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COMMENT: Why Did Fin Review Edit Mosman Woolworths Story?

COMMENT: The big question around Mosman today, is who lobbied the Nine Media owned Financial Review, to take negative comments about Mosman Mayor Carolyn Corrigan, out of a story about the granting of a development application for a new Woolworths Metro in the suburb by the NSW Land & Environment Court.

In an earlier version of the story that went up at 9.07am at the Financial Review online site, Aaron Patrick who is described as a senior correspondent who writes about politics and business from the Sydney newsroom, claimed that Mosman mayor Carolyn Corrigan played to anti-development sentiment from wealthy retirees by forcing the supermarket chain to appeal the council’s veto.

This is the original story. Click to see the amended story.

See New story here.

By mid-afternoon on Friday these comments were taken out of the story raising questions among locals at Balmoral Beach coffee shops as to why and who complained to the Financial Review.

There is no evidence that Corrigan forced Woolworths to appeal the Council’s veto. What she did was lobby the Council and support objectors to the proposal.

One observer said of the Council’s actions “The objectors to this proposal are key Corrigan supports in the upcoming local election and everyone knows she was against the Woolworths application for a Metro store”.

Mosman Mayor Carolyn Corrigan

Patrick claimed that Corrigan, has twice run for the NSW Parliament as an independent. (She failed to be elected on both occasions).

The council who was supported by Corrigan in their move to reject their application, hired two barristers and the HWL Ebsworth law firm a move that is set to cost the local municipality close to $1M.

Corrigan is close to a small group of protesters as well as the Federal member for Warringah Zali Steggall, whose supports also campaigned against the new Woolworths Metro.

Now she is facing a battle to retain her seat as the Mayor of Mosman as many residents were supportive of the new Woolworths Metro which many observers believe will stimulate retail in Mosman which during COVID lockdowns saw more than 30 retail locations shut up shop.

At the local Warringah Bowls Club in Mosman, residents who meet there on a Wednesday night, were angry that the decision to force the Woolworths DA application into the Land and Environment Court was costing the residents of Mosman close to $1M in legal fees.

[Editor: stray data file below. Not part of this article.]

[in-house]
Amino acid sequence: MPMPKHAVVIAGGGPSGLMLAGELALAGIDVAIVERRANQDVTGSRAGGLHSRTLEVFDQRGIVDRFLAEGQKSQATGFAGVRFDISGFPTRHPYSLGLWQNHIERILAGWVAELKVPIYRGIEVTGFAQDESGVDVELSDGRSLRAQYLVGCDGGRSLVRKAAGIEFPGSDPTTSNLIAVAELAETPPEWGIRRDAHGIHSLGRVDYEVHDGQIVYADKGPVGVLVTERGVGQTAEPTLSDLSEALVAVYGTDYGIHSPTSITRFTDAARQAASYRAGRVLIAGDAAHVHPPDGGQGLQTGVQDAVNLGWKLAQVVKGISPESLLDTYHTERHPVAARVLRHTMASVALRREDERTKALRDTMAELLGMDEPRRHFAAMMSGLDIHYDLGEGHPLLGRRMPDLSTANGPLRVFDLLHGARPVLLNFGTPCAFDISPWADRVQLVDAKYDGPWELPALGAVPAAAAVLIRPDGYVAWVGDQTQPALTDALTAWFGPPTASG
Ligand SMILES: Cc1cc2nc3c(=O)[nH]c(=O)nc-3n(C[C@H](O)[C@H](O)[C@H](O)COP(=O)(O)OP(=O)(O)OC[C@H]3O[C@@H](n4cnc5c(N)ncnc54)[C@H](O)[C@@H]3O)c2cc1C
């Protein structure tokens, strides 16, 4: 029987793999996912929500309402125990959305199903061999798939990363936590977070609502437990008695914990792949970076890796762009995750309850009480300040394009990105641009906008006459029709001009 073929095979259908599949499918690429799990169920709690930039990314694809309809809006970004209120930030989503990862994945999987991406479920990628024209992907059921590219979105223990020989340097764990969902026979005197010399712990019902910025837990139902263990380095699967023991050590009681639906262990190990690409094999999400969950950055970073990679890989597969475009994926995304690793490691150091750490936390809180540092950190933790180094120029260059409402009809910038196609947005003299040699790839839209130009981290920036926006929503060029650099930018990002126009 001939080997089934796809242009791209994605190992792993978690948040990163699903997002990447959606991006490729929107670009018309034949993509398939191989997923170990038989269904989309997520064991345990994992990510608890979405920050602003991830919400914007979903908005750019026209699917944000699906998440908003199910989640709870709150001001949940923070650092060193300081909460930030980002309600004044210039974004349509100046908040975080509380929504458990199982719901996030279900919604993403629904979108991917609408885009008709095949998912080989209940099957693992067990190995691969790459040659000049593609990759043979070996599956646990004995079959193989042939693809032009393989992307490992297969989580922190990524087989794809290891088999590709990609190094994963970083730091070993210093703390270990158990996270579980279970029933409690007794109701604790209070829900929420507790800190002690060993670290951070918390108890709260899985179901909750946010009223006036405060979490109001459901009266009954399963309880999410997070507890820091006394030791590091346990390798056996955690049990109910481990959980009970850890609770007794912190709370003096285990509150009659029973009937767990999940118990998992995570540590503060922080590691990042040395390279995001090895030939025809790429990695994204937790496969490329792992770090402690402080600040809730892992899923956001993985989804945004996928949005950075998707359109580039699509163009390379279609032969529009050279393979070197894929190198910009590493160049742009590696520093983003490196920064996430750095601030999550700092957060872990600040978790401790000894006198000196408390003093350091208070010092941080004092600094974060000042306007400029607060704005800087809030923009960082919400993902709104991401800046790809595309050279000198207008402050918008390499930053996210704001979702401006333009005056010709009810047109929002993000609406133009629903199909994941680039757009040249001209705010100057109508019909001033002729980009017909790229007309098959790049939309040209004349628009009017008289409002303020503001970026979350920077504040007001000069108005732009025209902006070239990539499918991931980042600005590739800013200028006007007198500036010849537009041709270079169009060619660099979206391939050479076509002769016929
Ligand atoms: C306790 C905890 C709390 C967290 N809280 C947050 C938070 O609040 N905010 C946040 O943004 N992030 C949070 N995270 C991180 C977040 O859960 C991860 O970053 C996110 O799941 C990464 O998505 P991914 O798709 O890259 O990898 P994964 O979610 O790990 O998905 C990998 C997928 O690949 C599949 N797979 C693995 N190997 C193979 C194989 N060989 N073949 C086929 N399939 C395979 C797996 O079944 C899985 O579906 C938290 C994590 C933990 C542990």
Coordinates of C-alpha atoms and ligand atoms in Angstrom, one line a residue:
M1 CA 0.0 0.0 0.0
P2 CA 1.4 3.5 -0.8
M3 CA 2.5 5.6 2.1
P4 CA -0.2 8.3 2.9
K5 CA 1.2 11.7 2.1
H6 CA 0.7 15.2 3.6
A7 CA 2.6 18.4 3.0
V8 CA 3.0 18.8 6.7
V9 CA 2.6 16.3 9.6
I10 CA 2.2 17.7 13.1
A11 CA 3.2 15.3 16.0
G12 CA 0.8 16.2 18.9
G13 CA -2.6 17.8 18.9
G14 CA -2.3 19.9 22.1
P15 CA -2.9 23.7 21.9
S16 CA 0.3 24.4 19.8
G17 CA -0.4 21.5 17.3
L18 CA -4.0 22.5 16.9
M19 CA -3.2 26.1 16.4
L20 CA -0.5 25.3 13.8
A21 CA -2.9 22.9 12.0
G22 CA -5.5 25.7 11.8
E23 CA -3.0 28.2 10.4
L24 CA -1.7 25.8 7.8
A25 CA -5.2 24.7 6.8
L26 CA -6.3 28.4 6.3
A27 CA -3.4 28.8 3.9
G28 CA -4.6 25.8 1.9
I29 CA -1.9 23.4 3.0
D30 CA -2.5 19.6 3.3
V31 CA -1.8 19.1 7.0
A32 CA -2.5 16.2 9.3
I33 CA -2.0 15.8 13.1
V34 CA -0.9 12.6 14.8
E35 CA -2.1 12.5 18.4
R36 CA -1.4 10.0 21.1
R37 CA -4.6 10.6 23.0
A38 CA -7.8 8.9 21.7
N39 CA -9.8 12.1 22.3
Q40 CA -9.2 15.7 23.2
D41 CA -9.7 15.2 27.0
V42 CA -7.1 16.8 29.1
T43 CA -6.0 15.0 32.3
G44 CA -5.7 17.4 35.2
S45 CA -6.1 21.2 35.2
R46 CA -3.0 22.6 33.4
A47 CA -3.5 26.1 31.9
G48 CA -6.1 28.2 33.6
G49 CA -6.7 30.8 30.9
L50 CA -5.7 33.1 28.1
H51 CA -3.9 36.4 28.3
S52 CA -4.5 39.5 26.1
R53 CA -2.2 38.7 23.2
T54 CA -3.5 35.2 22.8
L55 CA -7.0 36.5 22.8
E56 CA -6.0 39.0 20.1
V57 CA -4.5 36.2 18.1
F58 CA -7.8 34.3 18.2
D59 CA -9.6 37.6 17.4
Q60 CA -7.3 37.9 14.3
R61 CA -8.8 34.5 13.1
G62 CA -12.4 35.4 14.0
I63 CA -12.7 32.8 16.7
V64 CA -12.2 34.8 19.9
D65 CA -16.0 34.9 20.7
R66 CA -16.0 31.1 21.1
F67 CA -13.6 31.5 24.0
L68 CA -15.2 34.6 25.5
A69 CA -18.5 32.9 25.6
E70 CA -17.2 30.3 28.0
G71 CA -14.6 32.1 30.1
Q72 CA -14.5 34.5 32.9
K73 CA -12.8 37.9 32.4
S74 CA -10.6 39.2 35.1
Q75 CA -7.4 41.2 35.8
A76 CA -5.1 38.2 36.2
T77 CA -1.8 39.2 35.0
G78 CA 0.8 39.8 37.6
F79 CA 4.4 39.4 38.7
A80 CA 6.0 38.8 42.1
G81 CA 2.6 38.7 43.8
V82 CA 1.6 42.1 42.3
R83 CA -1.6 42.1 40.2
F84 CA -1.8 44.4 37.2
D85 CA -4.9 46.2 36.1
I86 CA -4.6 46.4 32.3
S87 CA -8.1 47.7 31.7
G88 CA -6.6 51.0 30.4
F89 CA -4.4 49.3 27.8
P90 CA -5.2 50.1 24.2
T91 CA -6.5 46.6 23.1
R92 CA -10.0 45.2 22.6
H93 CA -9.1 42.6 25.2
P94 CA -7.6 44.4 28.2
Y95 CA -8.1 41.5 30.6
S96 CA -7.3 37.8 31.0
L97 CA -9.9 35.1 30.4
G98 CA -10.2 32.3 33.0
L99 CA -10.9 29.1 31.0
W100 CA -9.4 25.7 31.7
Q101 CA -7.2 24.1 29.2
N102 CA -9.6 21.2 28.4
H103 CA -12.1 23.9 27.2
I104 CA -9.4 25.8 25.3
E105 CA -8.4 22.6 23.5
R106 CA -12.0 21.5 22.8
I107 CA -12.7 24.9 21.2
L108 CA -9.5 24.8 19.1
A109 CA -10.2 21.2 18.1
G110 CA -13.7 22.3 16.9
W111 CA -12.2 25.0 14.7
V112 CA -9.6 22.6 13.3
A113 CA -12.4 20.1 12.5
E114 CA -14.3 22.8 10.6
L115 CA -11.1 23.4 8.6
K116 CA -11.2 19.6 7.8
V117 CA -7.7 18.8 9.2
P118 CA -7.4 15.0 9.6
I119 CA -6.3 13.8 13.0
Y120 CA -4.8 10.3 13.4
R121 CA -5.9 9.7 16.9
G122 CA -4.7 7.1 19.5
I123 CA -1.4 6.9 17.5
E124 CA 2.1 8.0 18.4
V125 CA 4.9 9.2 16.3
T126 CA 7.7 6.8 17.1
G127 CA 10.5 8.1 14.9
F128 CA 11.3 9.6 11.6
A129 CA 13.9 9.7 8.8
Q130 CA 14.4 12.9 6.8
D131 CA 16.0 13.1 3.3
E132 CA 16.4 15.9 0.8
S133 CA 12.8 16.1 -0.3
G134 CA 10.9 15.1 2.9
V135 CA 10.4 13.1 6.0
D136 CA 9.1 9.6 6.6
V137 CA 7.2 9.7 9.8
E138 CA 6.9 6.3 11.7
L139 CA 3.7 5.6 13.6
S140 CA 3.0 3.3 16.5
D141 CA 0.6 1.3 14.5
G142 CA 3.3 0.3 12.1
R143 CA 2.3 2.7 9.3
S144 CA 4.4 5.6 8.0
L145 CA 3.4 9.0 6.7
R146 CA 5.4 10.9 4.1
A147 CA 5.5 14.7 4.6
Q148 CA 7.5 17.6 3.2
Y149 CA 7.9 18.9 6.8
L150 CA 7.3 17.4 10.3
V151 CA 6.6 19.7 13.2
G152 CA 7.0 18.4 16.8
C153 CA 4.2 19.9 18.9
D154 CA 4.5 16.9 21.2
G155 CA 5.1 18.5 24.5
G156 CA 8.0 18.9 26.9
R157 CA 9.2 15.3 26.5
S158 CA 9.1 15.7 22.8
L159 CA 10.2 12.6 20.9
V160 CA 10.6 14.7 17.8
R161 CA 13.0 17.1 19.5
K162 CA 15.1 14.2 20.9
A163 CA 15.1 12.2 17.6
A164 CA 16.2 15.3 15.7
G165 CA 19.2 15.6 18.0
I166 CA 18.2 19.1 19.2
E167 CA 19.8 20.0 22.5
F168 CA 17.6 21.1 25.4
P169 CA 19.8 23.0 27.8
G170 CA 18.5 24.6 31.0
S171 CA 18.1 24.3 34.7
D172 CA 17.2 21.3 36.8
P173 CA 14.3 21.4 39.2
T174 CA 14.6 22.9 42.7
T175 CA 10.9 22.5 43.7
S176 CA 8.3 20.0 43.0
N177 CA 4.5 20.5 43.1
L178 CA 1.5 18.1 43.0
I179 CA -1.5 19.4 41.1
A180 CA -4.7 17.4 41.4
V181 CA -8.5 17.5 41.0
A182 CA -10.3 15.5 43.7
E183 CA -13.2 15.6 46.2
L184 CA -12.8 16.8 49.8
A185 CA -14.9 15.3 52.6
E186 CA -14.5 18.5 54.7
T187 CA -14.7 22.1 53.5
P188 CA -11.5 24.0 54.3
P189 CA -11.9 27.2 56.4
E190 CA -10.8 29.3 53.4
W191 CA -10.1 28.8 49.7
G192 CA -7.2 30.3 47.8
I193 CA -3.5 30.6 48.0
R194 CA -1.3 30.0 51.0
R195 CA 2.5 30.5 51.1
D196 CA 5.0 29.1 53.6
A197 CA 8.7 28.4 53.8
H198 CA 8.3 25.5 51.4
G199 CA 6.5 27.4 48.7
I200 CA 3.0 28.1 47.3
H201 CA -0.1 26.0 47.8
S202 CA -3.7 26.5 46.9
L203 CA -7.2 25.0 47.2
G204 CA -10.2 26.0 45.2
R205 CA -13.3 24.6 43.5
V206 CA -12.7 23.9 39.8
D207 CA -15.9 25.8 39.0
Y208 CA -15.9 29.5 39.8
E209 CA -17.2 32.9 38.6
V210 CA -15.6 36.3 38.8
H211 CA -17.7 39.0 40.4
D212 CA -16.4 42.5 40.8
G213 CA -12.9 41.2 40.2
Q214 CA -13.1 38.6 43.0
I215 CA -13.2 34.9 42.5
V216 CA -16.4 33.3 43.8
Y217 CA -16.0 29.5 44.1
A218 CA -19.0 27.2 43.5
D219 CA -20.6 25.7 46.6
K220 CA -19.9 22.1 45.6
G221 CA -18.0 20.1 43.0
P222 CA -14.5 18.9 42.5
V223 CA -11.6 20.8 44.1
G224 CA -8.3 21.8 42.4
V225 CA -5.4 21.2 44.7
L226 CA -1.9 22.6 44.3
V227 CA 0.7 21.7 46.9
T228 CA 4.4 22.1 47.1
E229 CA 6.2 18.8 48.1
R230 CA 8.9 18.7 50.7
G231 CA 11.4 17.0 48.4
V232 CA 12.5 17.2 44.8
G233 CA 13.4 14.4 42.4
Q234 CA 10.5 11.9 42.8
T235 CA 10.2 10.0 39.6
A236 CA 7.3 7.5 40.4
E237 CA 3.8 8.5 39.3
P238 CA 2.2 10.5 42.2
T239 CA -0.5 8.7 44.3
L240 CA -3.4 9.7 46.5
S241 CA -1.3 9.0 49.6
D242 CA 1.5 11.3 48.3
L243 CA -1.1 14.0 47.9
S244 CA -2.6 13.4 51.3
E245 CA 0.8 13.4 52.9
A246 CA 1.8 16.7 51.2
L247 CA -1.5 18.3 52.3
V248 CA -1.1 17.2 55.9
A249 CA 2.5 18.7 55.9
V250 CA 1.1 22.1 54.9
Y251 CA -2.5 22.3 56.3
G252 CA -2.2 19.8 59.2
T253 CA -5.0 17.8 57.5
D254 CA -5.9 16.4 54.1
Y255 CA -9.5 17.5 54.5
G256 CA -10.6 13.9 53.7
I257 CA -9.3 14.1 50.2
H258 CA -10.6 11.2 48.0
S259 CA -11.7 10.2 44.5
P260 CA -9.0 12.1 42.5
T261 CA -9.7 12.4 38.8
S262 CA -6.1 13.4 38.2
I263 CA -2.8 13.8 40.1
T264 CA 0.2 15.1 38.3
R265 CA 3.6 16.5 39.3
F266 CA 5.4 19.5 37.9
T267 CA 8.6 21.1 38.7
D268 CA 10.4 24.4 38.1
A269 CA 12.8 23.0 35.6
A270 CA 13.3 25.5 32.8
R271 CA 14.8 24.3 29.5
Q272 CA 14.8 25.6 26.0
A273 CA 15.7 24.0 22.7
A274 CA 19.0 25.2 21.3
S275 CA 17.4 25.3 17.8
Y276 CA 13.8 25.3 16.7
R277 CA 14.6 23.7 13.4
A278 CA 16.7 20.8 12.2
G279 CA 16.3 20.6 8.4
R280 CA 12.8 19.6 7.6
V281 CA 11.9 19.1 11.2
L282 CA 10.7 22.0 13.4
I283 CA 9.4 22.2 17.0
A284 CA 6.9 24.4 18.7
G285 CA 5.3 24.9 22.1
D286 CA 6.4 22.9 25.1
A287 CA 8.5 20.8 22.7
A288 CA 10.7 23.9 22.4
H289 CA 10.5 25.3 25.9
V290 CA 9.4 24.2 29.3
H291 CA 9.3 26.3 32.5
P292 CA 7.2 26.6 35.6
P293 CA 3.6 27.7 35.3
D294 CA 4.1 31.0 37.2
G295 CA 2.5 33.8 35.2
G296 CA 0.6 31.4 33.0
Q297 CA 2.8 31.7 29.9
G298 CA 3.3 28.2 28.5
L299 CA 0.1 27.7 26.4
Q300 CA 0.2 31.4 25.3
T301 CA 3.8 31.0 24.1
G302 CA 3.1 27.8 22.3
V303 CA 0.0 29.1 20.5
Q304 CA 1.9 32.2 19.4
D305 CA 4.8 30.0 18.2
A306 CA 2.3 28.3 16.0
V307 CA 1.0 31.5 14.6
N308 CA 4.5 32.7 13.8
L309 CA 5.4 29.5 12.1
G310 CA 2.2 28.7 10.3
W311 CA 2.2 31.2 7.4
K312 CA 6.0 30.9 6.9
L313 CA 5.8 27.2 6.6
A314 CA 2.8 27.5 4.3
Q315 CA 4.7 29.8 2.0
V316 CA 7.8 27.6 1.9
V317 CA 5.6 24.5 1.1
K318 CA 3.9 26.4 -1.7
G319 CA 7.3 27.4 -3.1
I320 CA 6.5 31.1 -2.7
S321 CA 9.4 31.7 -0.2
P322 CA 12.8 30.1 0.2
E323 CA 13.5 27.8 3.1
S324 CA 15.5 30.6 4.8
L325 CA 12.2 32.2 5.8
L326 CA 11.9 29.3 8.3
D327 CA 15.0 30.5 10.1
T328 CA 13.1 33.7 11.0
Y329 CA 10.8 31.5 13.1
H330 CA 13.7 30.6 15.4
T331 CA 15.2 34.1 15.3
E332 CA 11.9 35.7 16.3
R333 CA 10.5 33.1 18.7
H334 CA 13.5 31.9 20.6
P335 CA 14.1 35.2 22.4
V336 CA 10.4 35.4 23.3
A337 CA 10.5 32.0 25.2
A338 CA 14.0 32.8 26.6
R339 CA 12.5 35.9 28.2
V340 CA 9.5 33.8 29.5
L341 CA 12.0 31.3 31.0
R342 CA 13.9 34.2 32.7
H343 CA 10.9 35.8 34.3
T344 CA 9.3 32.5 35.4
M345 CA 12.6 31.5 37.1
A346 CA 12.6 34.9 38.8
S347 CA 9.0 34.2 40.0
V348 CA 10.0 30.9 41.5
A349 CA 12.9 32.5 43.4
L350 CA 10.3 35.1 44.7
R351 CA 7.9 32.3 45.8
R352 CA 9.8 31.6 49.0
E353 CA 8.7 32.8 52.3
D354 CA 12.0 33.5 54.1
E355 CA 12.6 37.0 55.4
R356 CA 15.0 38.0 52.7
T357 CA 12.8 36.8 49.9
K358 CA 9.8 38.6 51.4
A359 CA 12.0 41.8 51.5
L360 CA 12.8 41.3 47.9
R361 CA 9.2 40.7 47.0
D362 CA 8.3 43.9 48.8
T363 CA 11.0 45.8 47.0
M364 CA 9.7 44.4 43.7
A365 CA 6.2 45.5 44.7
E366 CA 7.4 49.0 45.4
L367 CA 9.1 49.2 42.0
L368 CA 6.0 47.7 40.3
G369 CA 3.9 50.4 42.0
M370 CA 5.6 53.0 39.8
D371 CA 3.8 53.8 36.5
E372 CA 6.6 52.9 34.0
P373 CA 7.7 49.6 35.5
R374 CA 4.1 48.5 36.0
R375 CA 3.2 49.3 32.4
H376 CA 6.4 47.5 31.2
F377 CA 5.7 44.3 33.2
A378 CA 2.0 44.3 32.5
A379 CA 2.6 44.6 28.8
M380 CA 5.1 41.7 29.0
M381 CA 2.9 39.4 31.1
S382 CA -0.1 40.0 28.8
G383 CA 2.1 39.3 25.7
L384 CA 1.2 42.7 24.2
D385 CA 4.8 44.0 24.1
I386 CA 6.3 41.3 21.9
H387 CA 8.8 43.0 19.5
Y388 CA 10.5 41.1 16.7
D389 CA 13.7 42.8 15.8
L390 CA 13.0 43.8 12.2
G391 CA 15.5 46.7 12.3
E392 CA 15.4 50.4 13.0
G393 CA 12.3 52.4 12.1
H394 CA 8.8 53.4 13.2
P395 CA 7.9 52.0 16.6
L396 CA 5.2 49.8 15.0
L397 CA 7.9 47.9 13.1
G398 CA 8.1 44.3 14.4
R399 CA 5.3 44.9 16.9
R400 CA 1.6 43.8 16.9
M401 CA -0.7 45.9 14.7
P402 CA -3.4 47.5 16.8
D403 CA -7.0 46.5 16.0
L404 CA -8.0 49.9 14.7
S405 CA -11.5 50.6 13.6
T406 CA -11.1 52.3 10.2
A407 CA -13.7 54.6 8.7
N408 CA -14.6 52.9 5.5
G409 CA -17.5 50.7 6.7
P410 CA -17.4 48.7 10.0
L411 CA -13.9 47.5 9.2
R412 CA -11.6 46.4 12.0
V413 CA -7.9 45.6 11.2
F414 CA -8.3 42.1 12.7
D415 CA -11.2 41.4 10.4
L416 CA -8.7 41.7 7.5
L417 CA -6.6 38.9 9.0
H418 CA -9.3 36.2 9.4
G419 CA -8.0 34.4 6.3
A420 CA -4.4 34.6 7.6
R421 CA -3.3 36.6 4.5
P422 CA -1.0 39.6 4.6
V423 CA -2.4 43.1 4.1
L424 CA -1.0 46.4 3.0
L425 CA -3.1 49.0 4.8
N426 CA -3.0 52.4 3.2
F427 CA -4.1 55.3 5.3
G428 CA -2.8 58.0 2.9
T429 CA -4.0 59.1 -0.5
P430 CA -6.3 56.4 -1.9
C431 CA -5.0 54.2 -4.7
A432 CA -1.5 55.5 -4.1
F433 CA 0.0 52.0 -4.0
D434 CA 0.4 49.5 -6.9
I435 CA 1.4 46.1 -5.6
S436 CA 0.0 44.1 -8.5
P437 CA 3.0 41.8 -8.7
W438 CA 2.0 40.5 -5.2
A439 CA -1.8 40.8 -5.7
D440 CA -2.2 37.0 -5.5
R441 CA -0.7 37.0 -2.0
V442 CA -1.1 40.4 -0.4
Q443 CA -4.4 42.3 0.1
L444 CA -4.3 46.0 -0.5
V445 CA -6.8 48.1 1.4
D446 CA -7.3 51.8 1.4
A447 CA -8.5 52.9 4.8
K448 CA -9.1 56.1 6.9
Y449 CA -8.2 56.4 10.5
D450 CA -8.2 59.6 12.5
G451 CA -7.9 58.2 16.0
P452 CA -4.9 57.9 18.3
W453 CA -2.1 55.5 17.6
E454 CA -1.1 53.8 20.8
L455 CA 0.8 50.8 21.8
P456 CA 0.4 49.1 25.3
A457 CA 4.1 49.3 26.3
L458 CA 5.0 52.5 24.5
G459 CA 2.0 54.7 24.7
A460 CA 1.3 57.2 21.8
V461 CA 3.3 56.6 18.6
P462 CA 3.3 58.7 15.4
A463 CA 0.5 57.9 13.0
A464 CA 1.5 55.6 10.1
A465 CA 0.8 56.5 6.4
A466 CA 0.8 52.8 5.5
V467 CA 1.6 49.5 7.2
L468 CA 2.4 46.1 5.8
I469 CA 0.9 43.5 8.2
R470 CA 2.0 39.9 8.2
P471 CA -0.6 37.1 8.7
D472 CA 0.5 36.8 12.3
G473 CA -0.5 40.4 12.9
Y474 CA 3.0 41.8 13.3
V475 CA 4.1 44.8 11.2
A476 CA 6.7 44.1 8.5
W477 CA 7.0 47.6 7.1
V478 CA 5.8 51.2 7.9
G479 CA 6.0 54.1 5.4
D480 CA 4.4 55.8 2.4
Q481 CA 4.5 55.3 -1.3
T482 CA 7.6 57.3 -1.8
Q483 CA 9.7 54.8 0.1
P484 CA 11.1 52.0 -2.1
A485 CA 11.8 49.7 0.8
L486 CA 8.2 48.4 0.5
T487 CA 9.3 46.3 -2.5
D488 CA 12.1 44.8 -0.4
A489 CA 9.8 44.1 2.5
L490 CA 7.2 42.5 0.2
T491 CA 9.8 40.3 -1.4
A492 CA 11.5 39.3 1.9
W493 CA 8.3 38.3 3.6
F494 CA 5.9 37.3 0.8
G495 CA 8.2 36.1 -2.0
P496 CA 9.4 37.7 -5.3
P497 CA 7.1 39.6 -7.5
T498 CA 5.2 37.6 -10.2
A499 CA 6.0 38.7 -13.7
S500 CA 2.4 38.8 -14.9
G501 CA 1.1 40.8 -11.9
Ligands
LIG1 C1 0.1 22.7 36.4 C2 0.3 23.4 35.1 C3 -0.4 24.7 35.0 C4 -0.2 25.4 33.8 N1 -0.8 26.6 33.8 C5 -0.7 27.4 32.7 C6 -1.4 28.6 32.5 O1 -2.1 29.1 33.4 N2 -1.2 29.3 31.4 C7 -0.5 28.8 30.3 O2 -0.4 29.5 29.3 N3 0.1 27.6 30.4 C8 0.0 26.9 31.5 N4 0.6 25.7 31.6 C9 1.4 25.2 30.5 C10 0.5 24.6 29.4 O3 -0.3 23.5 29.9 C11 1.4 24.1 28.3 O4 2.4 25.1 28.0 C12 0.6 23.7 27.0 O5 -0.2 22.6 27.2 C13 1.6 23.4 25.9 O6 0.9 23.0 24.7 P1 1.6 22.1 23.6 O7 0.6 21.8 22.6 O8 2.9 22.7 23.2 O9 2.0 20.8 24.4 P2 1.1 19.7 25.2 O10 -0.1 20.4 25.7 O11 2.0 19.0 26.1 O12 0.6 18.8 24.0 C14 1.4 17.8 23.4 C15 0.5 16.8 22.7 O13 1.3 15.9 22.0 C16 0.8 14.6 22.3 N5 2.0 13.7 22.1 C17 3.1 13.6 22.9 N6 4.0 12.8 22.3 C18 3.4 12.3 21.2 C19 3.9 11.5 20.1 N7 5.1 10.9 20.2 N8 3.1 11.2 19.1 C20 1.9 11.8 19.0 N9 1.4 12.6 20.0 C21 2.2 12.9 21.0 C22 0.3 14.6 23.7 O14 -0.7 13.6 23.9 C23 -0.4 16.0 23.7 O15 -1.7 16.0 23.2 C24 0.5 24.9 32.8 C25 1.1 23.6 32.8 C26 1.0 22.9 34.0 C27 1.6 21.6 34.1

This “unnecessary” expenditure by the Council who has a track record of failure in the Land & Environment Court is on top of the $600,000 that the same group opposing the Woolworths application cost ratepayers, when they lobbied Mosman Council to oppose a Dan Murphy liquor store which is now one of the most popular stores in Mosman.

During COVID lockdowns the Council fought two major cases in the Land & Environment Court, they lost both, they included a new retail/ apartment complex at Avenue Road Mosman, which when it was originally proposed included free additional car parking spaces.

This was taken off the table when the developer won a DA approval.

The Council also lost a case relating to a multimillion-dollar private resident development in Stanton Road Mosman.

SmartHouse understands that Corrigan has already approached Mosman General Manager Dominic Johnson to lodge an appeal against last week’s decision.

Former Mayor Peter Abelson who believes the decision was wrong to grant a DA and was key supporter against the proposal believe an appeal will be “futile”.

“We will lose” he said.

He confirmed that Corrigan is pushing for an appeal.

Patrick claimed that Woolworths’ victory in the NSW Land and Environment Court shouldn’t have been necessary.

The small group of residents who objected argued Woolworths would put their local providores and an overpriced IGA outlet out of business.

They also tried to stack the local Mosman Club, by flooding the club with new members. The club is right next to the development and the protesters were concerned that the club would cut a deal with Woolworths.

Protesters to the Woolworths development complained about car hoards along Military Road, a thoroughfare disproportionally popular with Range Rovers and four-wheel drive Porsches according to the Financial Review.

The Financial Review claimed that the arguments were dishonest in substance and motivation, and a sadly common example of the manipulation of urban planning for the rich.

Mosman’s traffic expert said the 18 car parks offered by Woolworths would be overrun, creating congestion that would spread across nearby streets.

The commissioner, Timothy Horton, found the calculation was based on the 99th percentile of predicted demand, and 18 would be more than adequate. The traffic argument was bogus. Horton determined a lack of grocery shops drove people to the nearest Woolworths – in their cars.

Critics claimed Woolworths would damage the district’s “village” atmosphere, a concept so amorphous a heritage consultant could only explain it by placing the adjective in quotation marks.

In reality, Mosman residents engaged in suburban snobbery under the cover of heritage protection.

They don’t want to share shopping space with Mosman High School students or the young professionals who lack the free time to shop during the day or the inclination to pay $10 for a punnet of raspberries from the neighbourhood fruit shop claimed Aaron Patrick.

Patrick did claim that Corrigan express pride last week, as COP26 began in Glasgow, that her council has committed the residents of Mosman to no net emissions of Greenhouse gases by 2040.

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